posted on Nov, 14 2019 @ 07:54 PM
I interviewed for an automation position at Boeing, and after the tour and talking with several employees and managers I realized that they suffer
from the same thing that many other companies in the industrial realm do.
They hire electricians as automation technicians and think that all automation consists of is a combination of having a little knowledge of electrical
and mechanical experience and how to read schematics.
The thing is they just hire people who have a hookup on the inside and barely know what they are doing. They barely know how to read schematics, have
no critical thinking skills and barely want to do the bare minimum.
Most employers don't realize that automation is more than knowing how to use a multimeter. You need a solid background in not just electromechanical
principles, but also in networking and programming.
I've seen "automation technicians" who couldn't even connect to an Allen Bradley controller. Cal relays, transformers, contactors PLCs. Same people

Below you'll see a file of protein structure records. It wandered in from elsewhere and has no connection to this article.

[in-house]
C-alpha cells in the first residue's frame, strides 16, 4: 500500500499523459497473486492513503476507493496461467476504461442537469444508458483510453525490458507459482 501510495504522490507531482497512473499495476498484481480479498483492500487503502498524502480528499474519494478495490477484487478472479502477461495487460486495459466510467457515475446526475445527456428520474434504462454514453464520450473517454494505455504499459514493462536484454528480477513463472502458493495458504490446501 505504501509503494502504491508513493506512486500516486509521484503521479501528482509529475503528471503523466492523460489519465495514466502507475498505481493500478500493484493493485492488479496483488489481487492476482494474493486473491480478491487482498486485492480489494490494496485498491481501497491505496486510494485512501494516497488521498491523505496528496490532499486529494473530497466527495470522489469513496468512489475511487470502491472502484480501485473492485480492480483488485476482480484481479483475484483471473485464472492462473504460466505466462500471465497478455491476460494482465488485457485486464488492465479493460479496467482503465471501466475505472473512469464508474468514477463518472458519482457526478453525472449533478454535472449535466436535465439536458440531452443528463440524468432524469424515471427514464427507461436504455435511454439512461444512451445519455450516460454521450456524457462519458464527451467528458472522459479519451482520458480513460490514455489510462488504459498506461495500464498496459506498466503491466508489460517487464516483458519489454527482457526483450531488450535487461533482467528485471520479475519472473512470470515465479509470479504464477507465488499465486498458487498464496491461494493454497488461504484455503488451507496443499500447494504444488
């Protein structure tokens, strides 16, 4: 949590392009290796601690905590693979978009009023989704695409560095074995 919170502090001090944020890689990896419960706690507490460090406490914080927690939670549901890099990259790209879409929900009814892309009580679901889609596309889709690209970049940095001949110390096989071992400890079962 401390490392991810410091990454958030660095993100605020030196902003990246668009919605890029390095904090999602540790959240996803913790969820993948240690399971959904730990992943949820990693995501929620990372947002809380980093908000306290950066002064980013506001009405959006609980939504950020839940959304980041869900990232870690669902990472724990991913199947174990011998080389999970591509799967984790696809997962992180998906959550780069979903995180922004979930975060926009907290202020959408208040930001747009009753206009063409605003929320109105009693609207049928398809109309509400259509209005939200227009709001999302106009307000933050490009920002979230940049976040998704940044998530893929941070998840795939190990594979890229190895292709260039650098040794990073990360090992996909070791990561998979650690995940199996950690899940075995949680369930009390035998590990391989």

who have never seen a Mitsubishi, Yaskawa, don't know the difference between a HIM and HMI.
I've seen these guys taking resistance readings on energized equipment.
These same guys don't know the difference between network topographies and don't understand the concept of balance. They speed up one part of the
system and get mad when the process gets messed up down the line when it gets jammed or backed up.
Many of the reasons why automated systems fail is because employers don't hire people with the necessary skills needed to actually do the job
Which is why I can say this is why Boeing is scrapping this process. The process control engineers didn't do their job. The automation techs didn't do
their job, and the process failed before it even entered the implementation stage.